Monday was a day of bloodletting as NFL owners gave pink slips to coaches whose teams' playoff hopes were dashed on Sunday, if not long before that. The decisions can seem pretty cut and dried when it comes down to a team's win-loss record, like the Detroit Lions' 0-16 streak, which cost coach Rod Marinelli his job yesterday.And the Jets' loss of four of their last five games was too much disappointment for Eric Mangini's bosses to take. Wins and losses are cold, hard facts that can't be argued down. As in football, stock ratios are cold, hard numbers, usually based on data that can get fudged a bit. Using several ratios to value a stock helps to cover all your bases in case a company's earnings statements look a little too managed from quarter to quarter.
While I usually look for value stocks in terms of price-to-earnings measurements, when it comes to P/B I look for some growth potential. I consider P/B to be a more useful measure for companies with a lot of real estate or capital equipment, like manufacturers, than for asset-light companies. P/Bs can be a very good value when they are above 1. For example, recent picks Cisco ( CSCO) and Caterpillar ( CAT) each have price-to-book ratios of 2.7; PPG Industries ( PPG) has a P/B of 1.5. To get the P/B ratio, you can go to a site like Yahoo! finance. But if you want to calculate it yourself, you can determine a stock's P/B in two ways: Divide its price per share by its book value of equity per share; or divide the company's market cap by the total book value of equity (from the balance sheet). For my last options call pick, Cameron International's ( CAM) -- an equipment supplier to the oil and gas industry -- total stockholder equity of $2.3 billion divided by 219.5 million shares yields a book value of $10.49 a share. Dividing Mondayʼs closing price of $20.02 by $10.49 gives you a P/B of 1.9. Cameron's P/B reflects the company's better growth outlook relative to its industry, which overall is expected to show a 7.7% earnings drop in 2009. Now let's compare Cameron's P/B to a competitor's. As a potential pick, I passed up Weatherford International ( WFT), which has a forward P/E of 5.3, because earnings are expected to drop by 10.3% in 2009. In fact, Weatherfordʼs low P/B ratio of 0.8 indicates the marketʼs low expectations for the stock.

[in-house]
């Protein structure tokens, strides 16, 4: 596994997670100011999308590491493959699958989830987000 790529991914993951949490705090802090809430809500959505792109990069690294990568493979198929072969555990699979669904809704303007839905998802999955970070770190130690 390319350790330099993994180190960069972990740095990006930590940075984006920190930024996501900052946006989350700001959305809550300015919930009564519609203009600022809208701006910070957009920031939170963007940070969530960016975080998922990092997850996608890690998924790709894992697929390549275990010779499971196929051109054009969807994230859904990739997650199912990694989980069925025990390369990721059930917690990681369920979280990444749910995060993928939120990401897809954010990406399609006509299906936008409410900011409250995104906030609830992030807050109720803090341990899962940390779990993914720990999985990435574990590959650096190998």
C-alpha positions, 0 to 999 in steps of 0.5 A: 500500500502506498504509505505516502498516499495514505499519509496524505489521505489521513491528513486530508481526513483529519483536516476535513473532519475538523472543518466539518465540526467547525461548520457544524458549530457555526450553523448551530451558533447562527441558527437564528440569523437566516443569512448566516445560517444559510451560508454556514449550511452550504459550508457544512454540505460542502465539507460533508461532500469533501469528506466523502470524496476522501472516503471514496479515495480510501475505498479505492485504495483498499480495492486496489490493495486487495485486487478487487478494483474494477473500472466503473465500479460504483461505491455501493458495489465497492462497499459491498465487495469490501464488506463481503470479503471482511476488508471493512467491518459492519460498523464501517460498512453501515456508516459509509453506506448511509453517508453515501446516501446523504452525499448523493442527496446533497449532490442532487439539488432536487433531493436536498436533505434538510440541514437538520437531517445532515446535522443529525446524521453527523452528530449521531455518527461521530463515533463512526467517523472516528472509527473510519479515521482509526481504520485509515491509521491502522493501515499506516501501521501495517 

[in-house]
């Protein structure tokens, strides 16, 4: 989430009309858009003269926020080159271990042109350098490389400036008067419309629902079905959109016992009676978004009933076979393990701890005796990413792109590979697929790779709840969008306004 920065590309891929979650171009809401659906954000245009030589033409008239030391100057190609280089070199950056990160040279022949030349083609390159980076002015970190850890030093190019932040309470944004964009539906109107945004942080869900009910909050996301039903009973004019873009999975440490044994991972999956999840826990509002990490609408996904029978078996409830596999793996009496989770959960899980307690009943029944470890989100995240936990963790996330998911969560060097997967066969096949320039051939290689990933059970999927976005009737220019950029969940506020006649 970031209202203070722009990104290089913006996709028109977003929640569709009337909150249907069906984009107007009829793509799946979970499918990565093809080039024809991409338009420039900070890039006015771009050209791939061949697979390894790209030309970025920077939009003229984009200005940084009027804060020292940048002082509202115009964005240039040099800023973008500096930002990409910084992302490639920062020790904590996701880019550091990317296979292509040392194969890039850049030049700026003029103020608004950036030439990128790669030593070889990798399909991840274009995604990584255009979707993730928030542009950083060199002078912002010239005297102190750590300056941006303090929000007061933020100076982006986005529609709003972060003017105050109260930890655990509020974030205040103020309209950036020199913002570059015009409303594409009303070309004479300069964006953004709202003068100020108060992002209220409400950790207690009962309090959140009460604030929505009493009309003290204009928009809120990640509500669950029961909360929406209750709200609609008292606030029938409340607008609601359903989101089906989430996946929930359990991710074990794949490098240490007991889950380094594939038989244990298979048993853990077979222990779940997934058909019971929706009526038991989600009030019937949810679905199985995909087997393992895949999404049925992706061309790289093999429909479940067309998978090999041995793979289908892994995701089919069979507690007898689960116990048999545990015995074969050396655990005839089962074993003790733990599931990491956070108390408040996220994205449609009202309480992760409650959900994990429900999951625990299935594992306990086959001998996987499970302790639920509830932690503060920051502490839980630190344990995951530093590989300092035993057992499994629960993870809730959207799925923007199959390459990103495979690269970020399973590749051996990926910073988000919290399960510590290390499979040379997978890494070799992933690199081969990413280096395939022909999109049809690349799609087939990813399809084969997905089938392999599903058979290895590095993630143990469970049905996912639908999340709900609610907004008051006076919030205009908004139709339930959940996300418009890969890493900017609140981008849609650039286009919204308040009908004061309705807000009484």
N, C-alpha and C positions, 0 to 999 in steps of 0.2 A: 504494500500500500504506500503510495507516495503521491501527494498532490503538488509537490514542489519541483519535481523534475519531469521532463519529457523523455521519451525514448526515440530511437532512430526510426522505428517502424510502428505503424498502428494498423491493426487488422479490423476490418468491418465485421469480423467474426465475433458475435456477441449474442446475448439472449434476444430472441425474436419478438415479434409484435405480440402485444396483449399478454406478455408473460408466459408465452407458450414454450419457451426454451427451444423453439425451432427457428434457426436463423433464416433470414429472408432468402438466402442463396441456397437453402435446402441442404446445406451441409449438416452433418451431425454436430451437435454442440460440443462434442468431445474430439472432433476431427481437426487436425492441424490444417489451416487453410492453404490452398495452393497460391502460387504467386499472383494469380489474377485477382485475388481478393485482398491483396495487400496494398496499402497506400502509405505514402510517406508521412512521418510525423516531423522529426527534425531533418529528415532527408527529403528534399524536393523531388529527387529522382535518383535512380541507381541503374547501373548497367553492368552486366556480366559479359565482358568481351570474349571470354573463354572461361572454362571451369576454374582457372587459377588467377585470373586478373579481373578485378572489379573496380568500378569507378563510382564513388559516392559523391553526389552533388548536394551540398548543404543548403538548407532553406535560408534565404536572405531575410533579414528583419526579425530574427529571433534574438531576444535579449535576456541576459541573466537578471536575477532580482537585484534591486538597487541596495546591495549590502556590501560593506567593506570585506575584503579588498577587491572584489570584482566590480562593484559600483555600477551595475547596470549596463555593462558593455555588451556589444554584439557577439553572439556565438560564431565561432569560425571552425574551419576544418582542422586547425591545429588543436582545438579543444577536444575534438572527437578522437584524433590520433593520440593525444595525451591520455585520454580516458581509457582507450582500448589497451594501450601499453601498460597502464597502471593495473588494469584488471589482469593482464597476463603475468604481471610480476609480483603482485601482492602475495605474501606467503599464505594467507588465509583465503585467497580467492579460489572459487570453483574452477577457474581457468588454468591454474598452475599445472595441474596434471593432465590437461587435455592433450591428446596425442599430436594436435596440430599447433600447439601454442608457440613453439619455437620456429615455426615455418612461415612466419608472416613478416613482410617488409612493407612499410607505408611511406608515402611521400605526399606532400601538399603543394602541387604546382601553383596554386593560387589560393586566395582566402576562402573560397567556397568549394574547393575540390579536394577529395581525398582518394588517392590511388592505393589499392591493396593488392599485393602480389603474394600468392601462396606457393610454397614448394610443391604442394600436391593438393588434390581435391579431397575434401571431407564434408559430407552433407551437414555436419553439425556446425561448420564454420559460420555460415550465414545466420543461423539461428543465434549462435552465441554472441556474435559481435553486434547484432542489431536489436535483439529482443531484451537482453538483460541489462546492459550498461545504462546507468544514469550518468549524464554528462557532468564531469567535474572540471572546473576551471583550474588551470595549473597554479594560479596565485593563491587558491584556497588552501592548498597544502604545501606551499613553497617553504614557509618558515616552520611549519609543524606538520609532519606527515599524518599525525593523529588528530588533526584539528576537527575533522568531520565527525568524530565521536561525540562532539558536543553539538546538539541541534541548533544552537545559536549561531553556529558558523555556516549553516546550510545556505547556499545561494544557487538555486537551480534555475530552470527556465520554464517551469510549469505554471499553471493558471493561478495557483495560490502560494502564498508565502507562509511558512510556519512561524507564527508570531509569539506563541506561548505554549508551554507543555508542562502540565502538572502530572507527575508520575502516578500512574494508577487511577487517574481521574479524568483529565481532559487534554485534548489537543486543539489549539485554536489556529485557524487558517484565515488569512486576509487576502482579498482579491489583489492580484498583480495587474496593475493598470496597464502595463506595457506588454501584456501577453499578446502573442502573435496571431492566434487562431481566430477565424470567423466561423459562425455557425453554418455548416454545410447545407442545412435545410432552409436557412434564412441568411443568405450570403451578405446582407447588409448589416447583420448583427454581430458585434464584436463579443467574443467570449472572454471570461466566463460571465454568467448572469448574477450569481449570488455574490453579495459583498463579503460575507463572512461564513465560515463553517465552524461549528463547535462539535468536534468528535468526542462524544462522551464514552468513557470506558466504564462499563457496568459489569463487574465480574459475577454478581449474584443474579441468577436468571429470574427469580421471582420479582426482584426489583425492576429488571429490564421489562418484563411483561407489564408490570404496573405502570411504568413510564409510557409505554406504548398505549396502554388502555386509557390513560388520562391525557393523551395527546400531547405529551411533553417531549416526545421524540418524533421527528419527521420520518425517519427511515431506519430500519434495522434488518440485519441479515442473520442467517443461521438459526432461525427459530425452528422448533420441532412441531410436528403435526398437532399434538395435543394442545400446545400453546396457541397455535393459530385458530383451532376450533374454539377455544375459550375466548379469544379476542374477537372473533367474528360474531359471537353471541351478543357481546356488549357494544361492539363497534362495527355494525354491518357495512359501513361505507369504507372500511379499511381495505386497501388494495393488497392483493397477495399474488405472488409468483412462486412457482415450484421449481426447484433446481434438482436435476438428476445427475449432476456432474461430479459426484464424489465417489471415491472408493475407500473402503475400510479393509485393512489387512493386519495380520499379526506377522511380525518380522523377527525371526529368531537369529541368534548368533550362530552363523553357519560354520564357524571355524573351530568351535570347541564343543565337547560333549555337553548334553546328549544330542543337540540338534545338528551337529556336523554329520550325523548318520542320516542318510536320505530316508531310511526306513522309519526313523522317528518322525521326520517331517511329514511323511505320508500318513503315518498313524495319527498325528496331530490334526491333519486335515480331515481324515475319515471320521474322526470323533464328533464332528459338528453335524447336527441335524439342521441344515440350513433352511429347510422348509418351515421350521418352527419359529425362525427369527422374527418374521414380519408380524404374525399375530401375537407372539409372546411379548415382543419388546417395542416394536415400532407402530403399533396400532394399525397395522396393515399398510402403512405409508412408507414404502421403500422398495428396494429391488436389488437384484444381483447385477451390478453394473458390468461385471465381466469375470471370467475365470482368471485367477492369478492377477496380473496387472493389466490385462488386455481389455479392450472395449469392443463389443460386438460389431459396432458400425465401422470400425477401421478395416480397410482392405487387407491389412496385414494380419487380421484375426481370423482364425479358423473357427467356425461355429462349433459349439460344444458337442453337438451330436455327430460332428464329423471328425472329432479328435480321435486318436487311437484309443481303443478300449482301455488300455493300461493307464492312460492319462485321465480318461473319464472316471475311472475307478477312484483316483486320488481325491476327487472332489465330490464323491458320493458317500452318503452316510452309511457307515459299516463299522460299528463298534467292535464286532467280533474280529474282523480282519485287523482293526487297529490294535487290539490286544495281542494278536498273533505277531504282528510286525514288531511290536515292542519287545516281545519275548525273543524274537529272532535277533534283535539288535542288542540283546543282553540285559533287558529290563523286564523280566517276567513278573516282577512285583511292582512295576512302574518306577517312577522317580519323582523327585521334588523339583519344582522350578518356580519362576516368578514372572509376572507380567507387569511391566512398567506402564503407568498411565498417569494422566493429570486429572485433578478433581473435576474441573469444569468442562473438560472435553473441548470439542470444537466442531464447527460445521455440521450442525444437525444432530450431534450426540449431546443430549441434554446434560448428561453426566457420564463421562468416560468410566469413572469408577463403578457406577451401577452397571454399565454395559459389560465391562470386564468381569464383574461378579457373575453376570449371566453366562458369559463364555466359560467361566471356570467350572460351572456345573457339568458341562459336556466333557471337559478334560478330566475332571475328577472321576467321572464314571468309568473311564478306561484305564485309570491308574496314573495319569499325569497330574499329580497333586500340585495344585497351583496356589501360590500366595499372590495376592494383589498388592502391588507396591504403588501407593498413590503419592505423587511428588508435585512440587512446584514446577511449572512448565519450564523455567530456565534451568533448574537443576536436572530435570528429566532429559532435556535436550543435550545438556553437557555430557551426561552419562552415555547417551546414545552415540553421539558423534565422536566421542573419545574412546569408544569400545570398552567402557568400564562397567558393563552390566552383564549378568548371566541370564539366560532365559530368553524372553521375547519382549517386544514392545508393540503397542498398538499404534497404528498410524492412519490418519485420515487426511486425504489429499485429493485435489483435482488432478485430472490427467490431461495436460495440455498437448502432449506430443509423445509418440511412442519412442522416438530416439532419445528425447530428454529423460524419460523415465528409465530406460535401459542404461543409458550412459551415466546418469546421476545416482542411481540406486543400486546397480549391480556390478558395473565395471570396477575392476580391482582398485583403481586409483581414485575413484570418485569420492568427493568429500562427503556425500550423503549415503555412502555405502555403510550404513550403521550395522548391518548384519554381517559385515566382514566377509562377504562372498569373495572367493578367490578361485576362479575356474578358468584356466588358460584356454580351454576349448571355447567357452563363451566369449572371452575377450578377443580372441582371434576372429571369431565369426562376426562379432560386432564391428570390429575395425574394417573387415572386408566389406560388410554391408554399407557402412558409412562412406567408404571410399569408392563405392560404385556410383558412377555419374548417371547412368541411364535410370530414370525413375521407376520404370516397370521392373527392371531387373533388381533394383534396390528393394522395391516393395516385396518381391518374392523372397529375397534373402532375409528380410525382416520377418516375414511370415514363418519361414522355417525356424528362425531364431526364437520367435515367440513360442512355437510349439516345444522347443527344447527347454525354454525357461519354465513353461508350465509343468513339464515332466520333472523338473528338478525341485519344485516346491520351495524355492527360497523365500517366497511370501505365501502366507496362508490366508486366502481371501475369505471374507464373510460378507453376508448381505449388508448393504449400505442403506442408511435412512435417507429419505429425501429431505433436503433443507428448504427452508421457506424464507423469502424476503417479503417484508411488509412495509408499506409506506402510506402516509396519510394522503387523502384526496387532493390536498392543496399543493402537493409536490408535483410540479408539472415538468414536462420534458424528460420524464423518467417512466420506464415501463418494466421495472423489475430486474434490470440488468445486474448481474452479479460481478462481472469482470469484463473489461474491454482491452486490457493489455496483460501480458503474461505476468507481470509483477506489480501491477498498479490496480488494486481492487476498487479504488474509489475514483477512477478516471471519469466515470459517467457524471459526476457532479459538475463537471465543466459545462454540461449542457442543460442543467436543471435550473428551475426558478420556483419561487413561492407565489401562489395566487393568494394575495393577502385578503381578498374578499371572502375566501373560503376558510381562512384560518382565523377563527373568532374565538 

My deep-in-the-money strategy has led me to my own winning streak of 92-0 for 2008. While I'm still expecting to ring up more wins on open positions in coming weeks, a few of my December wins include $7,100 on Halliburton ( HAL), $5,200 on Nokia ( NOK) and $2,100 on Texas Instruments ( TXN). Always remember: Life is a journey, enjoy the ride! Lenny Dykstra manages Nails on the Numbers, a subscription service sold by TheStreet.com. Dykstra is 92-0 in his options picks this year. Click here for a free trial to Nails on the Numbers. Dykstra writes regularly about options trades for TheStreet.com.